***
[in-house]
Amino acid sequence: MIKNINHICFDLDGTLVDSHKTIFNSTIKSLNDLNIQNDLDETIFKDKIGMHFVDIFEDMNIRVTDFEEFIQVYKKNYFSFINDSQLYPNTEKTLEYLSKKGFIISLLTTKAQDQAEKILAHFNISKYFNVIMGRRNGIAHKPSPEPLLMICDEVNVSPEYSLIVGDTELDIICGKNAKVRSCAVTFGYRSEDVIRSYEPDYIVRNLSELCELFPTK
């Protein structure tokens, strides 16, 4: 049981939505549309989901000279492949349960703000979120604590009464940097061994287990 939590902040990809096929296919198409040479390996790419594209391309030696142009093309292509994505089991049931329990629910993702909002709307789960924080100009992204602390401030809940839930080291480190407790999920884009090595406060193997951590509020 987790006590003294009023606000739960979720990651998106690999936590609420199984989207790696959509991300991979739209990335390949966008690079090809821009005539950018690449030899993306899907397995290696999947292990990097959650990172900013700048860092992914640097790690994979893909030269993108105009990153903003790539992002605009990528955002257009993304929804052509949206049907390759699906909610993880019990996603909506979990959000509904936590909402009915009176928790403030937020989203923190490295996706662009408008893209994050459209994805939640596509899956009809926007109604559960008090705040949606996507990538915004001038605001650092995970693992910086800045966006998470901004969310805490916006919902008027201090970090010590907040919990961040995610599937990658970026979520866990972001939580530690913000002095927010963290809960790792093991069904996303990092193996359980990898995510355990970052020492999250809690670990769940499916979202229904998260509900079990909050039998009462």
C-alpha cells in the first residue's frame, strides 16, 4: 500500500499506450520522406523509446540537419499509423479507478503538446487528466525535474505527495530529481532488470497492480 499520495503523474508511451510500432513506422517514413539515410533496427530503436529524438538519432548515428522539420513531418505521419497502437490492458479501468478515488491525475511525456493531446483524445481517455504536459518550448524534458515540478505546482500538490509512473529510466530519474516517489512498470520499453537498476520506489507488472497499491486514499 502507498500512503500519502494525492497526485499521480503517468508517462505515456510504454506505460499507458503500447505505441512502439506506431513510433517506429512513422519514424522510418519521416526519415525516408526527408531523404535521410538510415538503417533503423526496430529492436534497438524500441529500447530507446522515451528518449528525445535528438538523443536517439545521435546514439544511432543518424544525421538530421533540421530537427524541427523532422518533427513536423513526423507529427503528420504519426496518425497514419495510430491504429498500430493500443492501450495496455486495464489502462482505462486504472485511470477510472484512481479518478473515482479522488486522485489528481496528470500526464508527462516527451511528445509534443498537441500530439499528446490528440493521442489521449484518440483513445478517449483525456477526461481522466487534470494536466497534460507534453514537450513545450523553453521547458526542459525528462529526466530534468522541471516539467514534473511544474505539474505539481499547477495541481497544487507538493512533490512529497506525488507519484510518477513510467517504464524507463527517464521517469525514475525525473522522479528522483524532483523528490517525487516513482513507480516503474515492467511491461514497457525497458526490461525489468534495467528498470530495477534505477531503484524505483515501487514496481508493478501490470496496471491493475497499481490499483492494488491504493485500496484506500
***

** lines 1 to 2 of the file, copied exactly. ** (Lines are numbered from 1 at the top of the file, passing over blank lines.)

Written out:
[in-house]
Amino acid sequence: MIKNINHICFDLDGTLVDSHKTIFNSTIKSLNDLNIQNDLDETIFKDKIGMHFVDIFEDMNIRVTDFEEFIQVYKKNYFSFINDSQLYPNTEKTLEYLSKKGFIISLLTTKAQDQAEKILAHFNISKYFNVIMGRRNGIAHKPSPEPLLMICDEVNVSPEYSLIVGDTELDIICGKNAKVRSCAVTFGYRSEDVIRSYEPDYIVRNLSELCELFPTK